Arthur Saniotis, “Re-Enchanting Terrorism: Jihadists as “Liminal Beings”Studies in Conflict and Terrorism 28:6 (November-December 2005), 533-545

Religious terrorists have been the subject of much scholarly scrutiny. While such analyses have endeavored to elucidate the ideological logic and implications of religious terrorism, the transnational character of jihadists necessitates new ways of understanding this phenomenon. My article attempts to explain how jihadists can be defined as liminal beings who seek to re-enchant the world via their symbolic and performative features. Jihadists' strategically position themselves as ambiguous not only as a distinguishing device, but also to enhance their belief of a cosmic war on earth. Jihadists' use of symbolic imagery on the internet works within the ambit of a magical kind of panoptic power which seeks to both impress and terrify viewers.

Anthony Vinci, “The Strategic Use of Fear by the Lord's Resistance Army,” Small Wars and Insurgencies 16:3 (December 2005), 360-381.

The Lord's Resistance Army (LRA) has created a pervasive climate of fear in northern Uganda. This study addresses the purpose of this conduct. Diverging from the traditional ‘greed-grievance’ approach to the study of new wars, the LRA's behaviour is analyzed from a strategic perspective. Specifically, the article focuses on the LRA's use of mutilation, abduction, surprise, and unpredictable attacks. The conclusion is that the LRA is strategically using fear as a force multiplier, to further its organizational survival, and as a way to fight a political ‘dirty war’.

Counterinsurgency and Counterterrorism

François-Marie Gougeon, “The Challe Plan: Vain Yet Indispensable Victory,” Small Wars and Insurgencies 16:3 (December 2005), 293-316.

On April 23, 1960, General Maurice Challe left Algiers and his position as Commander in Chief there, having achieved a rapid military victory over the rebellion within Algeria. As an airman at the head of an essentially ground force engaged since 1954 in counter-insurgency warfare, he had within 16 months gained the military success everyone deemed indispensable. It proved a vain victory though over an enemy already made irrelevant by rapid developments on the national and international political stage. The enemy, Front de Libération Nationale (FLN), was a two-tiered organization. In accordance with revolutionary doctrine, the military branch, the Armée de Libération Nationale (ALN), supported the political arm, the Organisation Politico-Administrative (OPA), and in this case all operated both inside Algeria and in exile. The strength of the FLN over the course of the conflict had shifted externally to Algeria, particularly under Houari Boumedienne's leadership in Tunis. The major portion of the ALN its Tunisian sanctuary had gradually renounced the costly support of its internal units and chosen to wait in exile for further developments. The freshly formed Gouvernement Provisoire de la Republique Algerienne (GPRA), also in Tunis, had managed to obtain international recognition, and with this development the war within Algeria lost its decisive character. From an operational perspective though, the Challe Plan belongs to the list of military successes. Four years into a fight of limited tactical and strategic accomplishments, Challe, through his imagination and energy, was able to achieve victory within his short assignment with the resources at hand. Just how he accomplished this feat, as we shall see, is a fascinating example of a successful ‘small war’.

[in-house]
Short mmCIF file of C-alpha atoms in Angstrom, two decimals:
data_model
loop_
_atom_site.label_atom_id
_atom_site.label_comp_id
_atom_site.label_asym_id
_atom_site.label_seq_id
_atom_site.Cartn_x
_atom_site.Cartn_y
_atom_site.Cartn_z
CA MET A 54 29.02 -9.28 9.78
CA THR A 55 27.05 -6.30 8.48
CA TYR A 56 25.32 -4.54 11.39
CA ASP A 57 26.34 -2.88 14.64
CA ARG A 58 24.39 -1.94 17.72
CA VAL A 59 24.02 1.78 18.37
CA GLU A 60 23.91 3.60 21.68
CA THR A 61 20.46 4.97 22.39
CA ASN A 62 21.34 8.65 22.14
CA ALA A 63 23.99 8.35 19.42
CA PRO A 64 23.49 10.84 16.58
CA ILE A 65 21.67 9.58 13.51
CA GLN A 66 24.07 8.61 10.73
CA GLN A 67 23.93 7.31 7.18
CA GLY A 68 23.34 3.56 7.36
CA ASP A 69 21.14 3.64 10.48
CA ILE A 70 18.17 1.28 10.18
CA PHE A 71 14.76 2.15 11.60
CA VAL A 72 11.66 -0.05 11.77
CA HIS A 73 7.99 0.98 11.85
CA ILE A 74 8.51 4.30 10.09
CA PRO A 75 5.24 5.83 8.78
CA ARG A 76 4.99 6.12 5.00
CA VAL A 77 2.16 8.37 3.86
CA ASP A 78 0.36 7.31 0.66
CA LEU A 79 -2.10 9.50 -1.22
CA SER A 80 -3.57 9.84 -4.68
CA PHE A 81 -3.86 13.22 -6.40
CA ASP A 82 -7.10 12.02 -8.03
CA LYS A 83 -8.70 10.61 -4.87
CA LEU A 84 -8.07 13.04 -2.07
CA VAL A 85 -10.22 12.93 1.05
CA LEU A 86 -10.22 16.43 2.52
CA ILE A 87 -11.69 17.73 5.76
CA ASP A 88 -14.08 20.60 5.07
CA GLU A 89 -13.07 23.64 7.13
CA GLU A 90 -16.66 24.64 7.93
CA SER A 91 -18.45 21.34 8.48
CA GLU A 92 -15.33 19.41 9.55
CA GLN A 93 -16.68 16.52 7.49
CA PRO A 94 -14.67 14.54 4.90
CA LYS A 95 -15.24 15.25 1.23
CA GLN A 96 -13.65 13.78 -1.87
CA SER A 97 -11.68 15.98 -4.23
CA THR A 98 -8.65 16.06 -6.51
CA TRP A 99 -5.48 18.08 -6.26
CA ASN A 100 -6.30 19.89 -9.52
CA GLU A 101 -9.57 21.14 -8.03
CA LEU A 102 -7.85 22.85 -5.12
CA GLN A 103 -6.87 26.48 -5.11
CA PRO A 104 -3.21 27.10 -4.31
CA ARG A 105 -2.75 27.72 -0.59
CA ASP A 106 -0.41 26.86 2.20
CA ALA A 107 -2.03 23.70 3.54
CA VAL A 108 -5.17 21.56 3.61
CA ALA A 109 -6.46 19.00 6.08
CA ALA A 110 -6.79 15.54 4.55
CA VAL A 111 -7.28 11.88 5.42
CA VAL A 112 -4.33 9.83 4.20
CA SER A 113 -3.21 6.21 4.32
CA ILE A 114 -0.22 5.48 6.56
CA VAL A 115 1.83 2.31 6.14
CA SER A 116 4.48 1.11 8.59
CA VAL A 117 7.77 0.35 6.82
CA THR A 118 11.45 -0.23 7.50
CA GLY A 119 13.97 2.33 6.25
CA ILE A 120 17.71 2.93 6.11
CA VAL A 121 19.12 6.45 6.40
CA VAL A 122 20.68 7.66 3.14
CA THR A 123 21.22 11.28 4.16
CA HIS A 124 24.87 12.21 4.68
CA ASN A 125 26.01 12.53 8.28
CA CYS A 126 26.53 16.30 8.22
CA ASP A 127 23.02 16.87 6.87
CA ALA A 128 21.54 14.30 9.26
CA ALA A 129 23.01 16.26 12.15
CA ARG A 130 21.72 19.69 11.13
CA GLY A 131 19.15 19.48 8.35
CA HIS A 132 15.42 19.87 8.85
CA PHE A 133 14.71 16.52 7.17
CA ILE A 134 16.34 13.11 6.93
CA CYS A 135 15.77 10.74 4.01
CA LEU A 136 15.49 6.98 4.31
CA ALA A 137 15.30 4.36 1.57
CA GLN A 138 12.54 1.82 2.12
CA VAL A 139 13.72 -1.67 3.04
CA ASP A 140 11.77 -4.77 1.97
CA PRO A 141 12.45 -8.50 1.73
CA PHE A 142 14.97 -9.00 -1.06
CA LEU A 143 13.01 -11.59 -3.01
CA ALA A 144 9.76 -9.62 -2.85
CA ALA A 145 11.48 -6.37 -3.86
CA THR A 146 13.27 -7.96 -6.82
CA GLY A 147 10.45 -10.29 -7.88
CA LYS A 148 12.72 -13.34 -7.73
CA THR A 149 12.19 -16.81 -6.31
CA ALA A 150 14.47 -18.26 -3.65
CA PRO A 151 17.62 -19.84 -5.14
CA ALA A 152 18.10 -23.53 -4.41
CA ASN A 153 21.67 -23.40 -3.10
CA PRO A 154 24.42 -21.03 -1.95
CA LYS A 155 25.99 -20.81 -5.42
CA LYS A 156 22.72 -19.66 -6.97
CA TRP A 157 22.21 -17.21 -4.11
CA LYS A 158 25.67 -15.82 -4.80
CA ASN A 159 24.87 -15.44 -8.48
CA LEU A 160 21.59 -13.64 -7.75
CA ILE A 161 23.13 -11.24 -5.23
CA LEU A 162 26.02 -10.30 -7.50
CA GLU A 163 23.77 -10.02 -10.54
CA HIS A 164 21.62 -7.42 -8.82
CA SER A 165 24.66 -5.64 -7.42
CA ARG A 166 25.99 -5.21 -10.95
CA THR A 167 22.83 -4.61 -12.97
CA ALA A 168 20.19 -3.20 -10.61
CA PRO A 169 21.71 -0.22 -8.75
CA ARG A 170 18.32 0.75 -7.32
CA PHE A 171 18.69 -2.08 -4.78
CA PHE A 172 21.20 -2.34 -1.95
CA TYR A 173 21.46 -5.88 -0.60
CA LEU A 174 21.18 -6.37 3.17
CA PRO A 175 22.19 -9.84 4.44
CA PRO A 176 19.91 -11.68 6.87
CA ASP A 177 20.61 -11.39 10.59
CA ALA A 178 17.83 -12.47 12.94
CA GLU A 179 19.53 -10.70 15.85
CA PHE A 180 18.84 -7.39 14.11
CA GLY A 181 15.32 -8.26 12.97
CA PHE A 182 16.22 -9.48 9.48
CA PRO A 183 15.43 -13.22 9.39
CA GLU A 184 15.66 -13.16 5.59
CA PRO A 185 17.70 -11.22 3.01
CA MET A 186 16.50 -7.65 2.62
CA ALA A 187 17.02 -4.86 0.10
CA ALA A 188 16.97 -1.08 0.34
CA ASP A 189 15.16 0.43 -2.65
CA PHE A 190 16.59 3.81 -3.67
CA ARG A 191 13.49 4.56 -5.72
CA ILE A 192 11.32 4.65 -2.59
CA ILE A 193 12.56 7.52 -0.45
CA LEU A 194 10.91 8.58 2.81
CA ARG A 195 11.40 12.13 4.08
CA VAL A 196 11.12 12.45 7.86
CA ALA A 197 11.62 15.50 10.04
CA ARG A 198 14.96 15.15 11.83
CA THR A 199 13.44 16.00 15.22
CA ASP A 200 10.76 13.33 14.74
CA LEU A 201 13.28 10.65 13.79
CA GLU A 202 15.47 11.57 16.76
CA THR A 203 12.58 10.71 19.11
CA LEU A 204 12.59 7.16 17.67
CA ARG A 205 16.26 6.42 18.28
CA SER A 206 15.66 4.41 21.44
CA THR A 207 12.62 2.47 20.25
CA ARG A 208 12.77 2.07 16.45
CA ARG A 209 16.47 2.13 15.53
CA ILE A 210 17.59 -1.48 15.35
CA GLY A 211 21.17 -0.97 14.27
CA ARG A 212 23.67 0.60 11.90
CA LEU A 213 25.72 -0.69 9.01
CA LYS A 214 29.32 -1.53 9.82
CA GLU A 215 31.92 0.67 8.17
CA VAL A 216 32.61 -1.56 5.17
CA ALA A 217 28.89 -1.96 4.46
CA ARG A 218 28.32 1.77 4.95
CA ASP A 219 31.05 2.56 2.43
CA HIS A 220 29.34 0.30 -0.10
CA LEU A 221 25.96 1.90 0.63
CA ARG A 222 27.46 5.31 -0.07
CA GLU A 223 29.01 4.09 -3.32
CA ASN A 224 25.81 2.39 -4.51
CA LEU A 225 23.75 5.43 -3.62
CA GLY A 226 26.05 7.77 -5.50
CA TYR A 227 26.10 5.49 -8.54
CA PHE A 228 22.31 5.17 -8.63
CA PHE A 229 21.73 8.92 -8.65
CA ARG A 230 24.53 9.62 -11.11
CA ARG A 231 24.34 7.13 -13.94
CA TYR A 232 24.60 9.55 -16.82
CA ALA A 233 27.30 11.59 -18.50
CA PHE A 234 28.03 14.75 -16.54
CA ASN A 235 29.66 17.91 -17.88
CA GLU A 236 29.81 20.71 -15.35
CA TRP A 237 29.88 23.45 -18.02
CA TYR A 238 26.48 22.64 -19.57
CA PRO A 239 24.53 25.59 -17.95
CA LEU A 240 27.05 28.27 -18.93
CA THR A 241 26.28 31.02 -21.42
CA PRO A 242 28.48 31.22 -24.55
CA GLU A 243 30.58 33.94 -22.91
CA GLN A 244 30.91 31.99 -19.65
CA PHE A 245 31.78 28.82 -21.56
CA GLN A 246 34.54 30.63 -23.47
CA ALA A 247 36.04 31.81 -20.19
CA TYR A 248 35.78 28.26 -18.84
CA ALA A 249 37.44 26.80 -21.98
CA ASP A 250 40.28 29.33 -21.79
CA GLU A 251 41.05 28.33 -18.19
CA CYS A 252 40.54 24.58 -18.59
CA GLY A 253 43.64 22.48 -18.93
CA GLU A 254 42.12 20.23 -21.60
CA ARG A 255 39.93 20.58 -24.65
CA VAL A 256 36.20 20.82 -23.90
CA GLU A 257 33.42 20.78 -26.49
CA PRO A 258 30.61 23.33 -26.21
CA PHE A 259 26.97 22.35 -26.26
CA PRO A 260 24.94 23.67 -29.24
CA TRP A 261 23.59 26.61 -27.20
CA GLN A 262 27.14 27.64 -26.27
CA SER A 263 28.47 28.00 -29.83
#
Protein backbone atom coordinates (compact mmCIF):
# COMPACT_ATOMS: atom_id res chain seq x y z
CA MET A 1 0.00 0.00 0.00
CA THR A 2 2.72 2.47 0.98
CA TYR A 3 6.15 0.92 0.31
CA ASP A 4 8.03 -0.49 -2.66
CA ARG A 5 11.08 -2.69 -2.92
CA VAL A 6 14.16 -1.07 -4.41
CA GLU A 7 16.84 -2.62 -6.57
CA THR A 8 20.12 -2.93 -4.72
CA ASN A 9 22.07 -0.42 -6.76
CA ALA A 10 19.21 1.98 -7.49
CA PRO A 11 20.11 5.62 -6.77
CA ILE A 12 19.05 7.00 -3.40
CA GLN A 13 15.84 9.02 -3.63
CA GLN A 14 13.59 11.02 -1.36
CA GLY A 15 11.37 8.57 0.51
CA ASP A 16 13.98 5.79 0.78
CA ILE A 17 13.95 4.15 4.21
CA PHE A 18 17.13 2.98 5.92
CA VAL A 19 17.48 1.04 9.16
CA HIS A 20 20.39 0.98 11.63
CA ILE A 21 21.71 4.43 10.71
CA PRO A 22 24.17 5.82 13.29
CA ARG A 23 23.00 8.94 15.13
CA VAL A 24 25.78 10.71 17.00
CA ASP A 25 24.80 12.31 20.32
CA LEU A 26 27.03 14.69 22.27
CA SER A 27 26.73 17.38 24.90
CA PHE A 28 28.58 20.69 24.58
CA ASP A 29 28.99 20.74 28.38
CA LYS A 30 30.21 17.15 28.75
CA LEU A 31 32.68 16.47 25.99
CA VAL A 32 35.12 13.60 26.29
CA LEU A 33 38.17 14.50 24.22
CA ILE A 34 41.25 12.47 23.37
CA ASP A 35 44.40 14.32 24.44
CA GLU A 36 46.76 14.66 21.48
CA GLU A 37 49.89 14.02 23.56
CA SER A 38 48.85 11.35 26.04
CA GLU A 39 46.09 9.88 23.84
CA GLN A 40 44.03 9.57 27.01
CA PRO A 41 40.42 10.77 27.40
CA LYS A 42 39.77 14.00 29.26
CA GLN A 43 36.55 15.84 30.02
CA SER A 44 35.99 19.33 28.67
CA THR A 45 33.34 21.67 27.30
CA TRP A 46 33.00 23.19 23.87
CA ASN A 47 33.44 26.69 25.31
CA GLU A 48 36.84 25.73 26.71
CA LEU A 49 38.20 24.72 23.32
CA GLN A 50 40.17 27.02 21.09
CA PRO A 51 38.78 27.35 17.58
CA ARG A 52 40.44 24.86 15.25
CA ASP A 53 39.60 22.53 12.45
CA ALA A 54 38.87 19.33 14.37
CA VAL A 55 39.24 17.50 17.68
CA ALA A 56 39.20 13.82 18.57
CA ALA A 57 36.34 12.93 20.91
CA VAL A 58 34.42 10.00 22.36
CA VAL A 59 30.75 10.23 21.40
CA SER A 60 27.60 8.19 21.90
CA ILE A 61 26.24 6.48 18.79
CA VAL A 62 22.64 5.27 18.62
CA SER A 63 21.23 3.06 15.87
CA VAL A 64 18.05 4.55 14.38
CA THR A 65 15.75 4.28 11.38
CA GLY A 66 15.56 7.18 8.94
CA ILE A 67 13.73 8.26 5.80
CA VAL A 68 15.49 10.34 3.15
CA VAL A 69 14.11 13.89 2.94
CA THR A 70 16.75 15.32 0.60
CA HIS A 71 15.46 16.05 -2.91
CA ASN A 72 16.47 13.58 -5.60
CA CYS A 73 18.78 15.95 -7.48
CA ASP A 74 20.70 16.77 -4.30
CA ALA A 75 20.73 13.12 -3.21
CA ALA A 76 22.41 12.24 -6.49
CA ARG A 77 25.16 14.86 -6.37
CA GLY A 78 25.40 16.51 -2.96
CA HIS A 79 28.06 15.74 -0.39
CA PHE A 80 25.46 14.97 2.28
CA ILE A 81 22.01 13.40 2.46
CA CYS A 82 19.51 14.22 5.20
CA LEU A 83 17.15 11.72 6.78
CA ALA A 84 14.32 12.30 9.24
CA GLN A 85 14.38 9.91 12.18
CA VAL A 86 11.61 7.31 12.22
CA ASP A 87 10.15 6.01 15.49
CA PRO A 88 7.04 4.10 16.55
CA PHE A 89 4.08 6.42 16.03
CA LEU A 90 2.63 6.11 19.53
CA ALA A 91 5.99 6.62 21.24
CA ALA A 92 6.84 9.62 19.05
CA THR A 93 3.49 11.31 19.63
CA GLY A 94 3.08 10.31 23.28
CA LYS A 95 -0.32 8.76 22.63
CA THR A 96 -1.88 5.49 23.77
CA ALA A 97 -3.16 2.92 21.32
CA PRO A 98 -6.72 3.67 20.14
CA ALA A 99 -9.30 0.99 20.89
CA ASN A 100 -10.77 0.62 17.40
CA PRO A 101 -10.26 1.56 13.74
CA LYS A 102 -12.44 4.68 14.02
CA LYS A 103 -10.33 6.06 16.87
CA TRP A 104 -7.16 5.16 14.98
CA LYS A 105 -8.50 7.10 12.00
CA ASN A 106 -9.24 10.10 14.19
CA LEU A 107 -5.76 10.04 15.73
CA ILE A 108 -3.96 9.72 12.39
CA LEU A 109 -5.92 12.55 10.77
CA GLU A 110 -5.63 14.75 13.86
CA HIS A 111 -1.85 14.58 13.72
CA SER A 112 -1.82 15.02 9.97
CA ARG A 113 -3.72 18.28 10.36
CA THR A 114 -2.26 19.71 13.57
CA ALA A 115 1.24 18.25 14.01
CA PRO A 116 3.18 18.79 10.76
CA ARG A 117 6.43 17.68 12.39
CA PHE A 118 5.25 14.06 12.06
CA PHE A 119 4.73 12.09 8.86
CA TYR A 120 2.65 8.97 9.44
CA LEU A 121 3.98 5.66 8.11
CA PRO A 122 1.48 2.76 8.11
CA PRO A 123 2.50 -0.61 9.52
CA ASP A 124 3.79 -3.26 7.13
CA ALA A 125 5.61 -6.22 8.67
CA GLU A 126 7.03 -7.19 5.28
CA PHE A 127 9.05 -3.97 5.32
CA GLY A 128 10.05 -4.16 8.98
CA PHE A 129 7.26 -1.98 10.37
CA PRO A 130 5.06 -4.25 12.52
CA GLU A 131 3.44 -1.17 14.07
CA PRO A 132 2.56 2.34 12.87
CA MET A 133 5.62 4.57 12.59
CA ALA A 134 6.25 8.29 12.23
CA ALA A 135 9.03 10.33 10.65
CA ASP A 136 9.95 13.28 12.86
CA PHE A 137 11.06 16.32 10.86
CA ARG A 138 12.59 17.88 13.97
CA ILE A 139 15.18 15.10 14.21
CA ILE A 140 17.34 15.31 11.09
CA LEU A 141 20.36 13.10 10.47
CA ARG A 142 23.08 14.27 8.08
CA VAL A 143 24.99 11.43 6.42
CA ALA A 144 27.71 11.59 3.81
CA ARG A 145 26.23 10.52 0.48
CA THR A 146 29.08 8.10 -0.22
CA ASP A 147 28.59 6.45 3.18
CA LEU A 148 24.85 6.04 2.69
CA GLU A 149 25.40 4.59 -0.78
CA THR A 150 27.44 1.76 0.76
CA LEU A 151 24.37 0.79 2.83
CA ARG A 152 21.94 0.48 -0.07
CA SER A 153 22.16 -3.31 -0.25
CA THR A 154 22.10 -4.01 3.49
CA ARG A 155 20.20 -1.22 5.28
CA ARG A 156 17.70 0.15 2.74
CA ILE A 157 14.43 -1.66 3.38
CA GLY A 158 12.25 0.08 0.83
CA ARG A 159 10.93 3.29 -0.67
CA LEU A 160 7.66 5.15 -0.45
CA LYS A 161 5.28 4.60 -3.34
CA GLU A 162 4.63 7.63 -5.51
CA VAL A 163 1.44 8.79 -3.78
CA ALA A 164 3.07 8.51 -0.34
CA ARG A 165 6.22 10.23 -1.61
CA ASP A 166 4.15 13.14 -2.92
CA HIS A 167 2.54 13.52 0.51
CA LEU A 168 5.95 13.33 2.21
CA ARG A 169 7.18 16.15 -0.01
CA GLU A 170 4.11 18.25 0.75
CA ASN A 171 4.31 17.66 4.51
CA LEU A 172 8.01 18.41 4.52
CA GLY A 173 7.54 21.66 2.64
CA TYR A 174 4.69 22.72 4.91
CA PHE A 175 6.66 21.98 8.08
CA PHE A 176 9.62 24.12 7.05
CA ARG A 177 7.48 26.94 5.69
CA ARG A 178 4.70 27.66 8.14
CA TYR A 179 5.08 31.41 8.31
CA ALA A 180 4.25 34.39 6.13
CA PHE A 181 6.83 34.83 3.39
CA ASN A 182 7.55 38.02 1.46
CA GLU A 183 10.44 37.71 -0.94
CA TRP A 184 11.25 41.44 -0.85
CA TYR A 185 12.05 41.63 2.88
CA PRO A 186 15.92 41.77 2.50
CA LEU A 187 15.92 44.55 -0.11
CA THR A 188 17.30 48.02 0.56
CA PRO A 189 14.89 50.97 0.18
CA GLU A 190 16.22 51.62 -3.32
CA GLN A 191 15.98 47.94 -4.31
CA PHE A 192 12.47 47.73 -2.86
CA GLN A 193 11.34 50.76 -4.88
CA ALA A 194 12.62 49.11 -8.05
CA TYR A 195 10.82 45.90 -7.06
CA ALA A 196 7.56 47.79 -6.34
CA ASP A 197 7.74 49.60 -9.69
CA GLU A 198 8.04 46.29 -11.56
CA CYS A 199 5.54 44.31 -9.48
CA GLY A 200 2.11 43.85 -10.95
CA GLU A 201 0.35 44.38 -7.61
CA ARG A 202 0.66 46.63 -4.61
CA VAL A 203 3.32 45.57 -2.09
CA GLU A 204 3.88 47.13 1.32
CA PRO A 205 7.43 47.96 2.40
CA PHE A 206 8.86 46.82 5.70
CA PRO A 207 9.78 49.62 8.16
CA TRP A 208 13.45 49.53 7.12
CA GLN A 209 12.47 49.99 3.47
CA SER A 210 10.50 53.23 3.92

Patrick O'Neil, “Complexity and Counterterrorism: Thinking about Biometrics,” Studies in Conflict and Terrorism 28:6 (November-December 2005), 547-566.

Biometrics, which relies on physical characteristics to identify individuals, enjoys growing support as a counterterrorist tool. However, there is little evidence in this regard. On the contrary, one danger is that biometric systems, such as national identification cards, would create a new target for terrorists to strike, paralyzing critical infrastructure. Given these limitations, why are countries moving toward this questionable form of security? Advocates of biometrics have been able to make powerful claims that play to public perceptions of risk in general, and the threat of terrorism in particular. This article suggests decentralized methods of identification and verification.

Martijn Rasser, “The Dutch Response to Moluccan Terrorism, 1970–1978,” Studies in Conflict and Terrorism 28:6 (November-December 2005), 481-492.